Interacting with the Sermon
Synopsis of the Sermon
This weekend, Pastor Rich Nathan spoke about the kind of church Vineyard Columbus seeks to be. Along with the churches in Philippi and Antioch, the church mentioned in John 3 was an impactful church. While no church is perfect (vv. 8-14), this church was faithful to the truth (v. 3) and to sending missionaries (v.5) – which Pastor Rich believed was a causal relationship. We were reminded that some churches have gutted key components of Biblical faith by reducing the resurrection to a “metaphor” or removing the conditions of repentance to receive salvation. When we remove the convictions that God incarnate died unjustly, but willingly for our sins, and was raised by God’s power to break the power and penalty of sin – we no longer care enough about passing along a robust Christian faith to our children and grandchildren. We were asked, “what things are we passionate about and sacrifice for?” If not Jesus, what fills that place in our lives? If not Jesus, then Jesus is just an idea, not a living reality.
Impactful churches are faithful senders. God is a sending God, seen in the lives of Joseph, Moses, and Paul (to list a few). And this church cared well for their missionaries – by providing food, money, shelter, and prayers. The church uses our tithes to do the same.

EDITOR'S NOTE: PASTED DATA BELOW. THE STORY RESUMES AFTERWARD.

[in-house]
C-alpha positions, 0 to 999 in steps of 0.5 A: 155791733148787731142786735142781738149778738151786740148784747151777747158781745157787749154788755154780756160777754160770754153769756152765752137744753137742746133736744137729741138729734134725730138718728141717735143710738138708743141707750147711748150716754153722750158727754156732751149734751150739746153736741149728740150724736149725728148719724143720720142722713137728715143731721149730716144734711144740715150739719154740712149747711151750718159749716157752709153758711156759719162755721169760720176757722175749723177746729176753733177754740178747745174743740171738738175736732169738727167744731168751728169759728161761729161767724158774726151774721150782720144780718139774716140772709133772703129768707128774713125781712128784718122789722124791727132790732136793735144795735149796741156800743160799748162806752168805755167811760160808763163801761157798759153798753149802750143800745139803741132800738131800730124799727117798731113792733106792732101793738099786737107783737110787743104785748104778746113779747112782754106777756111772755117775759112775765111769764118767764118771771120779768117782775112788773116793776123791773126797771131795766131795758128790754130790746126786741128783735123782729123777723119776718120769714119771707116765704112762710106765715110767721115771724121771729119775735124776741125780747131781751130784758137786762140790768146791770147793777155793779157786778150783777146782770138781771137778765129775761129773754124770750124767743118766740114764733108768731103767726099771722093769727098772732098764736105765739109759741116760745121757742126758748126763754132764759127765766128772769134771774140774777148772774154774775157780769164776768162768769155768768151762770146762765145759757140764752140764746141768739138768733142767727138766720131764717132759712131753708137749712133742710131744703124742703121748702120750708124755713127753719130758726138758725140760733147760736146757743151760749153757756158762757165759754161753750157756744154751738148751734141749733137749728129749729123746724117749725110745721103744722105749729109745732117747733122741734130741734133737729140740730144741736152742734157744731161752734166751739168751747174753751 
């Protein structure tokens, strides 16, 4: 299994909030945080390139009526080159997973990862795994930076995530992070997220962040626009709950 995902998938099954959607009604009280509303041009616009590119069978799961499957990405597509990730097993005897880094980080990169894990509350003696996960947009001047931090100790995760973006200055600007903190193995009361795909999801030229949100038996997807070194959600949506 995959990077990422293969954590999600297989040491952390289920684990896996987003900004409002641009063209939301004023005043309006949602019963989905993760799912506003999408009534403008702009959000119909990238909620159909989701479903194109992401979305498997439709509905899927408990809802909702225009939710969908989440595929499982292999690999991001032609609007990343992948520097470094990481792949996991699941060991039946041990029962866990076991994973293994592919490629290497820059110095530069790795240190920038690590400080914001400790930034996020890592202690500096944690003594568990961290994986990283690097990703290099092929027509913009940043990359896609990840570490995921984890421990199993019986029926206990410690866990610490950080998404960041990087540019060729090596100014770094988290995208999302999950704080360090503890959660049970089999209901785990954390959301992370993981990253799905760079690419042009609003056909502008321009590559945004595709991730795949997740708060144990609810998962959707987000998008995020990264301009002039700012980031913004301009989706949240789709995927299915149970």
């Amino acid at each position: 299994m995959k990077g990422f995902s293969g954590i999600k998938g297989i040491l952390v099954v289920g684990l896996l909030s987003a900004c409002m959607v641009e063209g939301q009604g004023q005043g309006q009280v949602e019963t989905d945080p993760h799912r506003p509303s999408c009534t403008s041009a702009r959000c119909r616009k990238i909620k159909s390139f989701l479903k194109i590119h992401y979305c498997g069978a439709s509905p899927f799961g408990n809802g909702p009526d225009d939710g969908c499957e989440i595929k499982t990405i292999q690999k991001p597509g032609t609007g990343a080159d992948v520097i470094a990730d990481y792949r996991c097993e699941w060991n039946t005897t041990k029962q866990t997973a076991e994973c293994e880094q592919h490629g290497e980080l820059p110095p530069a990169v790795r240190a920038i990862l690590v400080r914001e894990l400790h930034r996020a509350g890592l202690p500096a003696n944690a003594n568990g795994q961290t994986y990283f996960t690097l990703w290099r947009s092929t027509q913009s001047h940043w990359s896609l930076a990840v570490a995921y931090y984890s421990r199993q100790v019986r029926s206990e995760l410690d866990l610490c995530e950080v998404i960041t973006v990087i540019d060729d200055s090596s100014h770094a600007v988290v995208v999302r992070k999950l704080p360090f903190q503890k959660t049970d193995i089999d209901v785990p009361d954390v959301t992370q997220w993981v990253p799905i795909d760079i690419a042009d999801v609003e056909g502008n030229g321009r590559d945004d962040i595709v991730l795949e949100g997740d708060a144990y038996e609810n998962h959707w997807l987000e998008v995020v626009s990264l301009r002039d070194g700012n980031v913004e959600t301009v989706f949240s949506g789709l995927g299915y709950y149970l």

Impactful churches are faithful to be goers. In v.7 the church went “for the sake of the Name [of God]”. God is not an abstraction, he is known to us personally through Jesus. When we pray “our father in heaven, hallowed be your name, we’re saying “Lord, I want you to have a wonderful reputation and be regarded by the world as a great, kind, involved, self-sacrificing and holy God by everyone far and near”. God cares about His name in this world. What are you willing to do to give God a better reputation in this world, to have people think more highly of Christ than they currently do? What prayer would God have you pray so that you could better live for the sake of his name? What dream would God put in your heart, if you asked him to, for the sake of his Name? What risk would God have you take for no other reason, other than the sake of his Name? Where might God wish to send you, if you said to God, “I am available to you to go? What might God want to do through you for no other reason than the sake of his Name?
God is looking for people through whom He can do the impossible, what a pity that we plan only the things we can do ourselves. – AW Tozer